Well, I guess those of you that already shoot with an X-Pro2 will no doubt have been expecting an “X-Pro2 in a smaller box”. And to a certain extent, that’s true. Of course, the X100F is a fixed lens camera and is very different to the X-Pro2.
Those of you, however, who are X100, X100S, X100T only users will be blown away by the new camera. I think the step up to the X100F from the X100T is huge and far greater than the step from the X100S to the X100T was.
There are many places you can read the full technical details of the X100F, but for brevity, the table below outlines the core differences between the X100T and the new Fuji X100F:
There are a few very important standout features that I will explore further, but needless to say, the Fujifilm X100F is faster, more feature rich and produces better quality images than any of the cameras that came before it.
X-Trans III Sensor
The sensor is a 24.3 megapixels APS-C sensor. It is definitely the best sensor to date that Fuji have produced and I actually wondered if they could get this sensor working in an X100 style camera.
Well, they clearly have and with the X-Processor Pro high-speed image processing engine, the camera produces beautiful images with great noise control and AF performance.
23mm F2 Lens
I have always been more than happy with the lens in the X100T and the cameras before it. In fact, I would go as far as saying I love the way this lens renders and I’m kind of glad, deep down, that it hasn’t changed. This is a camera that is going to be used by Street Photographers and storytelling photographers. The camera is perfectly sharp at F2 for me and I’ve never once found myself worrying about this. The camera is not really designed for close-ups of flowers and so whilst Fuji could have updated the lens, my personal opinion is that they didn’t need to.
With a larger sensor, I did expect the camera to struggle at the faster apertures with sharpness. However, I can genuinely say that I’m not noticing any difference in the sharpness of images at f2 on the X100F compared to the X100T.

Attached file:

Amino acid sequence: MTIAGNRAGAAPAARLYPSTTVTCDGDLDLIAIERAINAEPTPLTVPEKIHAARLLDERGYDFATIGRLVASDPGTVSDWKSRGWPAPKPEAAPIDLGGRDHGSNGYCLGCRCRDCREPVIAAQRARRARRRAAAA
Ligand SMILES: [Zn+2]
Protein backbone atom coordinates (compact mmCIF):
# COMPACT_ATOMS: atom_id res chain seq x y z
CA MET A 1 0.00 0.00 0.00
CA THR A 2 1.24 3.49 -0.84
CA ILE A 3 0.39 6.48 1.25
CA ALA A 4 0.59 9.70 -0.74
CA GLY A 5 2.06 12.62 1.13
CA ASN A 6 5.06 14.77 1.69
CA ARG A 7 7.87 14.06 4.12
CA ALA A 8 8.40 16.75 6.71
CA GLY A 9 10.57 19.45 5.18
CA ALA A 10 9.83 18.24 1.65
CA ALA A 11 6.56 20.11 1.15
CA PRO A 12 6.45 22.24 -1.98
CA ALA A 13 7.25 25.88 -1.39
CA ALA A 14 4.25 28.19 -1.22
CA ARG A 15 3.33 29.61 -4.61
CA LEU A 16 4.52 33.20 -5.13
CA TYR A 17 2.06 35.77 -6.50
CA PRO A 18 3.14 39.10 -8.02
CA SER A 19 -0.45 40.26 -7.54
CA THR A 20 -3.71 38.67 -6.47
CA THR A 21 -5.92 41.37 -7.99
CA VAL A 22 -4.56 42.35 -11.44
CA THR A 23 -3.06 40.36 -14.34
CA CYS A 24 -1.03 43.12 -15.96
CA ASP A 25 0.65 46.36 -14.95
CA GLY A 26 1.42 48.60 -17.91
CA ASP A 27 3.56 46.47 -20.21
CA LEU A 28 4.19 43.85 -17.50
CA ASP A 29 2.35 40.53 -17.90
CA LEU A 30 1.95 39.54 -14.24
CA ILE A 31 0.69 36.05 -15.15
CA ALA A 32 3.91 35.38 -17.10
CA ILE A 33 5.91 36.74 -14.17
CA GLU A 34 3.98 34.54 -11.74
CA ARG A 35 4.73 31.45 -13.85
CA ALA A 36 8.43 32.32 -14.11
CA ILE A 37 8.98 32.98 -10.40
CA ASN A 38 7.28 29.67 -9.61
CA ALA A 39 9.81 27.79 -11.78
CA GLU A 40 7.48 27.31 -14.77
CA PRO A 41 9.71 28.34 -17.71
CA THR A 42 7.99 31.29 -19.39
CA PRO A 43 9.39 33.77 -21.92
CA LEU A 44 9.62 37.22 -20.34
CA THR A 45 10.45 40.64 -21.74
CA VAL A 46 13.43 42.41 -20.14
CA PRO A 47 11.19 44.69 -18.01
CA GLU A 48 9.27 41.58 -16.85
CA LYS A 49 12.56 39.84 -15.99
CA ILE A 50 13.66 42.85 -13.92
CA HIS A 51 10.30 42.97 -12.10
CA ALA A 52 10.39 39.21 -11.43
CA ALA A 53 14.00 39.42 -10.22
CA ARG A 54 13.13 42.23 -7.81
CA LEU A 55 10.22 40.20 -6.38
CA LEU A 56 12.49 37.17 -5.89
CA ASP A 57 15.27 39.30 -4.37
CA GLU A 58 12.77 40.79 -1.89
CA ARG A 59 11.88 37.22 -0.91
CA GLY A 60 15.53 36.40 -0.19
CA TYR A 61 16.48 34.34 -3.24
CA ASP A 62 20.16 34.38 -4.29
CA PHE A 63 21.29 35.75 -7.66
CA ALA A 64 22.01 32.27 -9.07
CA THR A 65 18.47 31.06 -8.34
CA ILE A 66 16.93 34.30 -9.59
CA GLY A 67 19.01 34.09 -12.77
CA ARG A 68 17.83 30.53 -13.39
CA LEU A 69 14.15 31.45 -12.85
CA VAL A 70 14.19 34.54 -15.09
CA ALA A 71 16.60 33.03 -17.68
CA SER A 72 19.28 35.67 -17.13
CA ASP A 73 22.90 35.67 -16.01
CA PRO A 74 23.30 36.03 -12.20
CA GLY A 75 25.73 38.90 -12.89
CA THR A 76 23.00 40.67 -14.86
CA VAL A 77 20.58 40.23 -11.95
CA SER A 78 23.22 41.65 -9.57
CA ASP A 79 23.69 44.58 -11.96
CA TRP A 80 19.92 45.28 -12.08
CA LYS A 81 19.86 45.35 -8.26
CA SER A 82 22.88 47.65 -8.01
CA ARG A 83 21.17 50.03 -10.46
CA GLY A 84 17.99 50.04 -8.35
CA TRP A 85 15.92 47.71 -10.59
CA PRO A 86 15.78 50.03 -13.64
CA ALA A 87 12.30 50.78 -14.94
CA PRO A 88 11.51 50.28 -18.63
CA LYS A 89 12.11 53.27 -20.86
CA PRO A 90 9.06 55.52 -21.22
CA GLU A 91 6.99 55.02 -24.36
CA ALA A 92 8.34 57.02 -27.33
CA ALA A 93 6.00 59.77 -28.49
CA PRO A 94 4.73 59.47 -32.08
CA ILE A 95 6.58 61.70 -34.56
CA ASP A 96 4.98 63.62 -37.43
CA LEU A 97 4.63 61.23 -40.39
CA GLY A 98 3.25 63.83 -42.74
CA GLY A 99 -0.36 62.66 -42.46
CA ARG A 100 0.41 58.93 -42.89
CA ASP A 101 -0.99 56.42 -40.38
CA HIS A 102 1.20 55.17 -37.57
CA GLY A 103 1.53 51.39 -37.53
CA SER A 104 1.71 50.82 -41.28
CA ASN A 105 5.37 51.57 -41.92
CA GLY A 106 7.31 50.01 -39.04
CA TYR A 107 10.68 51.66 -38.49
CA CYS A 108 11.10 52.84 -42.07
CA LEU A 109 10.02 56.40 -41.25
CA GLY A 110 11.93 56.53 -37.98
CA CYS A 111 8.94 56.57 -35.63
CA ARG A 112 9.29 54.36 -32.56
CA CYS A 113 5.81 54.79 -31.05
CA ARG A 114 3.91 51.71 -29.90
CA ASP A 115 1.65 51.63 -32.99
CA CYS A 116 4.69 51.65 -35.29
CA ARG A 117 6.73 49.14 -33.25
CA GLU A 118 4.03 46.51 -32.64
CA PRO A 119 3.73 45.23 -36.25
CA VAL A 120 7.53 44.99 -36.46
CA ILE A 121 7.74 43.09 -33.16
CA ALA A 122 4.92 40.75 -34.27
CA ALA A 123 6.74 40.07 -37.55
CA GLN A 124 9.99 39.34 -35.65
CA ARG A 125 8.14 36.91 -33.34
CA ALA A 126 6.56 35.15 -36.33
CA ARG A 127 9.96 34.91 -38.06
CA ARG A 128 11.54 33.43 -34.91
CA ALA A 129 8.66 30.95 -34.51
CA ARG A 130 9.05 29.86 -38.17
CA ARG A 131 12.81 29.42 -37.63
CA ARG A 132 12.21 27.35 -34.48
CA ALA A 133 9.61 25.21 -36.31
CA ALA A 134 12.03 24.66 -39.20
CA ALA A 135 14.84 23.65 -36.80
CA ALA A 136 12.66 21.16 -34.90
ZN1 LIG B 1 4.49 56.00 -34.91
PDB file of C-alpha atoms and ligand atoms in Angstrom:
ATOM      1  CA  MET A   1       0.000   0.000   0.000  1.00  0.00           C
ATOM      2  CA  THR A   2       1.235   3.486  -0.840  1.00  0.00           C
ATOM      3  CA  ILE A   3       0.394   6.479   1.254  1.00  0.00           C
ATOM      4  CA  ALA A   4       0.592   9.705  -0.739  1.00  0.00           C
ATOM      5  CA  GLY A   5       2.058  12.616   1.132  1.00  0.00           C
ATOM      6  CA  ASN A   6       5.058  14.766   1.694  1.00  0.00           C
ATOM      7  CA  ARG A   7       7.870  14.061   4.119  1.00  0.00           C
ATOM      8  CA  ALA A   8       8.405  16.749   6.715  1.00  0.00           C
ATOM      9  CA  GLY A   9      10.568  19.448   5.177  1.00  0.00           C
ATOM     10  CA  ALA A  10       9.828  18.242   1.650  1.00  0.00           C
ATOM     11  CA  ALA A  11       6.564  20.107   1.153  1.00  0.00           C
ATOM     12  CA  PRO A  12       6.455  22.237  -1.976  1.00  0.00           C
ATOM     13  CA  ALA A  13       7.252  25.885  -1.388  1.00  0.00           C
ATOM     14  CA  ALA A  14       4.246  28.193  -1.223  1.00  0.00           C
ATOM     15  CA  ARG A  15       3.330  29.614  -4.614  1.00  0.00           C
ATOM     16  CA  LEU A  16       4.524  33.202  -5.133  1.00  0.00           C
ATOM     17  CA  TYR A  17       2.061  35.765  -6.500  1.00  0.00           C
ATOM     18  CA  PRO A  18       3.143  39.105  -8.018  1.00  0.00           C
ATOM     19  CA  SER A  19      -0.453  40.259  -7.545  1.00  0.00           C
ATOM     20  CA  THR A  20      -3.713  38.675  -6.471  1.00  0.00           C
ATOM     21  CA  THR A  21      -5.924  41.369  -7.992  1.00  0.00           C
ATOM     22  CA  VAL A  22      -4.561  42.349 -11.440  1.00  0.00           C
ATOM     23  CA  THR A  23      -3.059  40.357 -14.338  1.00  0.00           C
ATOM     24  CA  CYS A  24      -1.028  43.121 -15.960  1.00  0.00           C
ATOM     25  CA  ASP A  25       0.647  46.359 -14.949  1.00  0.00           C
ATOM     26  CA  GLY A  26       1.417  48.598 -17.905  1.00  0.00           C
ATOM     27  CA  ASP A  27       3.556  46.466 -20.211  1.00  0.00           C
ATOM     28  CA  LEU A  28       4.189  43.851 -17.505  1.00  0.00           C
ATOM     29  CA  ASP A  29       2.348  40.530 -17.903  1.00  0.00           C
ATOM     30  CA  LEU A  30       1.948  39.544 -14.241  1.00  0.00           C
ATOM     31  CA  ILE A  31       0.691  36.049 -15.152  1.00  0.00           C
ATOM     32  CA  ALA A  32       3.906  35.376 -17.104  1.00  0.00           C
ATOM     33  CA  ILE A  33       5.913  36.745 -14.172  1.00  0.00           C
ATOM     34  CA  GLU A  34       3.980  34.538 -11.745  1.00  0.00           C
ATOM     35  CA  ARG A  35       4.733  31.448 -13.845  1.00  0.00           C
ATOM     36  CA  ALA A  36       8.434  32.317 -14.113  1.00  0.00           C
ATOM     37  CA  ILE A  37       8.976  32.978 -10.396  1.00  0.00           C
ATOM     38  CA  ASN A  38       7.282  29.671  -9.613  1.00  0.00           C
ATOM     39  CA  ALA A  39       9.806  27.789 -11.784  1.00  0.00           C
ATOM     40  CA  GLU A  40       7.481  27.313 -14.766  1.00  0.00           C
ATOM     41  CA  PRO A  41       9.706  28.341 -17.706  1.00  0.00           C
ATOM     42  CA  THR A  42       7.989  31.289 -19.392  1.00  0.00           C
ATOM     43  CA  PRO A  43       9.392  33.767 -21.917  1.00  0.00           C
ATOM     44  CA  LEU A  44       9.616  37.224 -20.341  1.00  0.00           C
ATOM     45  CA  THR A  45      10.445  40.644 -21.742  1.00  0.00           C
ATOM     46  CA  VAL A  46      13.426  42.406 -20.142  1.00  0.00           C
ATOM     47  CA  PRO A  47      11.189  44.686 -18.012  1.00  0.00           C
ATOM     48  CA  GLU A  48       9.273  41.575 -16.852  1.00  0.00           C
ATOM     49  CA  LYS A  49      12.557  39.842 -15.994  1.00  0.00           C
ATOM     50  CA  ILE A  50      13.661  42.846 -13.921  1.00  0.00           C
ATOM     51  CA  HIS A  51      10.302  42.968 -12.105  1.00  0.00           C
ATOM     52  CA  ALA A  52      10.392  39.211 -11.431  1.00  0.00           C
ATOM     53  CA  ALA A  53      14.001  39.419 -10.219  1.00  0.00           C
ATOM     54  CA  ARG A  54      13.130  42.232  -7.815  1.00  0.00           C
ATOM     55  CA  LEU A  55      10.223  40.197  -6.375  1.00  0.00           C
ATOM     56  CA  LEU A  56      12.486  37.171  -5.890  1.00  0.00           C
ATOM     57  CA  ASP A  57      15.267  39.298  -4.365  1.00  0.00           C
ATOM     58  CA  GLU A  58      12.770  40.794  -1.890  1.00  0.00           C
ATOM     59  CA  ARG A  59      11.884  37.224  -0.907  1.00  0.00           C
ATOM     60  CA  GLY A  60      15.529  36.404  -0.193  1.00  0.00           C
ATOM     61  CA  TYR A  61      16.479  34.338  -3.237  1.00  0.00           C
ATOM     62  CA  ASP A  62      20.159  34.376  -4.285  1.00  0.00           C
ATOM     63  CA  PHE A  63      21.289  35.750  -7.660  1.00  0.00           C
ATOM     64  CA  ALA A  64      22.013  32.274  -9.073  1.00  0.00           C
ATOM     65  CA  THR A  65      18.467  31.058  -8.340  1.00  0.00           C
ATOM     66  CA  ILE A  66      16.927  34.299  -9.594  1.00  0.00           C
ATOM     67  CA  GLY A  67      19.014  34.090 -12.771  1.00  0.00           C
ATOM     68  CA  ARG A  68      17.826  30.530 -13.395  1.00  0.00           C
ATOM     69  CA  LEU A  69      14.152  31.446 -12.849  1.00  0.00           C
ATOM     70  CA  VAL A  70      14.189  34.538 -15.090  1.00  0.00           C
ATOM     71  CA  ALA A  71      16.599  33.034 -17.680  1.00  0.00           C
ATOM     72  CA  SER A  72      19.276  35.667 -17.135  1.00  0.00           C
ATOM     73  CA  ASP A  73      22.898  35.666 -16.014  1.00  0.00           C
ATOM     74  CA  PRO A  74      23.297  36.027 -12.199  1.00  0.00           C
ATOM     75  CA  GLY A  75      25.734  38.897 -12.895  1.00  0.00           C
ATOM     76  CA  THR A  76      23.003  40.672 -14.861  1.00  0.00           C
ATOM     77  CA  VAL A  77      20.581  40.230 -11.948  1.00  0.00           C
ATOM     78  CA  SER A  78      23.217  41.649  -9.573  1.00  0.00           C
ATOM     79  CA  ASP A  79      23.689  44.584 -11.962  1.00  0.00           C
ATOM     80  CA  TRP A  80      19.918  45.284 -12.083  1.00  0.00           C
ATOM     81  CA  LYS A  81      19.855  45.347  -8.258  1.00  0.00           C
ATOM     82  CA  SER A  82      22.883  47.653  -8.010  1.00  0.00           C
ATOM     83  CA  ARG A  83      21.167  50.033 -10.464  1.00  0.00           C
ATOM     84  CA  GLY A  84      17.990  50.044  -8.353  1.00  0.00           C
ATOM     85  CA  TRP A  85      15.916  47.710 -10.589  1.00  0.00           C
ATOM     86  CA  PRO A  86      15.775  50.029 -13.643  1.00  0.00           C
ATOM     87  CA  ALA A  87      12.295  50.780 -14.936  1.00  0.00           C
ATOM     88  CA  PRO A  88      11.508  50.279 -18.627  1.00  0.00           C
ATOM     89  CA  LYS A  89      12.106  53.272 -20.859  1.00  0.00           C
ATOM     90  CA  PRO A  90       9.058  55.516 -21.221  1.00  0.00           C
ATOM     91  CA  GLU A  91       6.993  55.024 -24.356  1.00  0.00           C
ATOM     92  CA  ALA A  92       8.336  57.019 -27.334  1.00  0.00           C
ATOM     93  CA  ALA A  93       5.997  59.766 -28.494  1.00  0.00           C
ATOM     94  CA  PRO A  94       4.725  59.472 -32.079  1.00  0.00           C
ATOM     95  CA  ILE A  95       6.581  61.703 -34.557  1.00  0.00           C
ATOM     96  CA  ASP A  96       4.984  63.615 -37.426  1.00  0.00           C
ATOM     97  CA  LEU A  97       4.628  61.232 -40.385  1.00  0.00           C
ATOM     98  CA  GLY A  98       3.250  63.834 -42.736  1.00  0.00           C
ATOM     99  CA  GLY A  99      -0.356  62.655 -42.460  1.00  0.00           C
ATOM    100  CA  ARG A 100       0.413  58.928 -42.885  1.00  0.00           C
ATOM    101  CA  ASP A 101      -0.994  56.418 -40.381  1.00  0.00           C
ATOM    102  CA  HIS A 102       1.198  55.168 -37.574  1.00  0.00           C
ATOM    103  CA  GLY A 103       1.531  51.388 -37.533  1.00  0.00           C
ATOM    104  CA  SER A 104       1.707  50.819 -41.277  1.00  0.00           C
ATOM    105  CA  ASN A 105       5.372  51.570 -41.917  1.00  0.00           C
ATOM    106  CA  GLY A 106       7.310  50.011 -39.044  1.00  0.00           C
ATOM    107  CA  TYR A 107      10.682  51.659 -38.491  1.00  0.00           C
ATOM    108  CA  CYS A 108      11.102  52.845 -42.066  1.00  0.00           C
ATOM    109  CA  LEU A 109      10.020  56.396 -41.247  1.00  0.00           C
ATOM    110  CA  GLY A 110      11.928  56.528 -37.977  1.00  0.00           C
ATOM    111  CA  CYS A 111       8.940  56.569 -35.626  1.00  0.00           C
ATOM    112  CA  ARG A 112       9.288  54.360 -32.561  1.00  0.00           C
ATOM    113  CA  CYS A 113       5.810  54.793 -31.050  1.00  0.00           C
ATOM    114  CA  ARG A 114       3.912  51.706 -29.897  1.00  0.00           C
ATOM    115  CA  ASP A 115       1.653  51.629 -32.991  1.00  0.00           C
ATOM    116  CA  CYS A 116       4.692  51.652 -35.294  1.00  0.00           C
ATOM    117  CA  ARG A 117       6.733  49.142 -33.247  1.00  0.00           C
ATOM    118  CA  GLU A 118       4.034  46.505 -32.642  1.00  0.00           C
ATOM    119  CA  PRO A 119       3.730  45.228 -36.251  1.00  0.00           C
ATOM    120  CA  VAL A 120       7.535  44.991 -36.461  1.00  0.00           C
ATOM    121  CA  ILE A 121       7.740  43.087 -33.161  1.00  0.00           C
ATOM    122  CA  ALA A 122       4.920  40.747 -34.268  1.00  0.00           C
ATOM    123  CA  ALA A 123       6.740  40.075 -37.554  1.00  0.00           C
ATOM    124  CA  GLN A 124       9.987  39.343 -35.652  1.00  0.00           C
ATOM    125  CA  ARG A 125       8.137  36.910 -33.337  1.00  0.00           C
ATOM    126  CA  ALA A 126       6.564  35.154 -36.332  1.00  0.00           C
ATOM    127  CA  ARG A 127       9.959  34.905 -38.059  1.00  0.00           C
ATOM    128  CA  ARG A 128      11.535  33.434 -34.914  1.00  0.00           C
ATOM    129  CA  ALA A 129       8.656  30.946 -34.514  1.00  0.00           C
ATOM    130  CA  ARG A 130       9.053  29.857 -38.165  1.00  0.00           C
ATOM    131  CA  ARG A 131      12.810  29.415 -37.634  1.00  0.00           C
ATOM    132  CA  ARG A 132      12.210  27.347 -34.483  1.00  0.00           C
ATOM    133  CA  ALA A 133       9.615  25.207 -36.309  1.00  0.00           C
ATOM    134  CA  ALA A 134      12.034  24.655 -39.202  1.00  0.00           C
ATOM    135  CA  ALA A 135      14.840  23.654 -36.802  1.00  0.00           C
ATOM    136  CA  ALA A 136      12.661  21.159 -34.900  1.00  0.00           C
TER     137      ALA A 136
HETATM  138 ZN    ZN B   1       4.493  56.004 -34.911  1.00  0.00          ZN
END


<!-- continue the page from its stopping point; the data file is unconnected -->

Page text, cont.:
Lens & Dynamic Range
Fujifilm X100F Review: 1/210th at f/2, ISO200 (Out of Camera Fuji X100F Sample Image Very Early Prototype)
As you can see from the image above, which was one of the first images I took with the early prototype, the lens holds up at F2, even across the new 24.3-megapixel sensor.
Across the whole aperture range, the sensor has an amazing dynamic range and whether you shoot RAW or JPEG, you will get amazing colour depth and tonal range.Fujifilm X100F Review: 1/2,000th at f/6.4, ISO400 (Built-in ND Filter applied)
The image above was shot during sunset on the banks of the river Thames. The X100 range of cameras has always had a really nifty built-in ND filter.
This means I can meter against pretty bright sections of the scene and use the 3-stop ND filter to block out some of the overpowering light.
Built in ND Filter
The built in ND filter is a feature that is only available in the X100F across the whole of the X-Series (due to the fact that its a fixed lens).
Fujifilm X100F Review: 1/2,200th at f/6.4, ISO400 (Out of Camera Fuji X100F Sample Image Classic Chrome)
Fujifilm X100F Review: 1/125th at f/4, ISO400 (Out of Camera Fuji X100F Sample Image Velvia)
Fujifilm X100F Review: 1/125th at f/11, ISO320 (Out of Camera Fuji X100F Sample Image Classic Chrome)
I think the image above gives you a great idea of how close you can get when shooting with a small camera like the Fujifilm X100F. In this instance, the camera is to my eye very quickly and the image is taken.
If you watch the promotional video above, you’ll see that I spend a lot of time shooting with one hand.
I really love just shooting people being people and I find the closer I can get, without any interference with the moment, the more engaging the images are.
Fujifilm X100F Review: 1/500th at f/8, ISO800
Higher ISO Support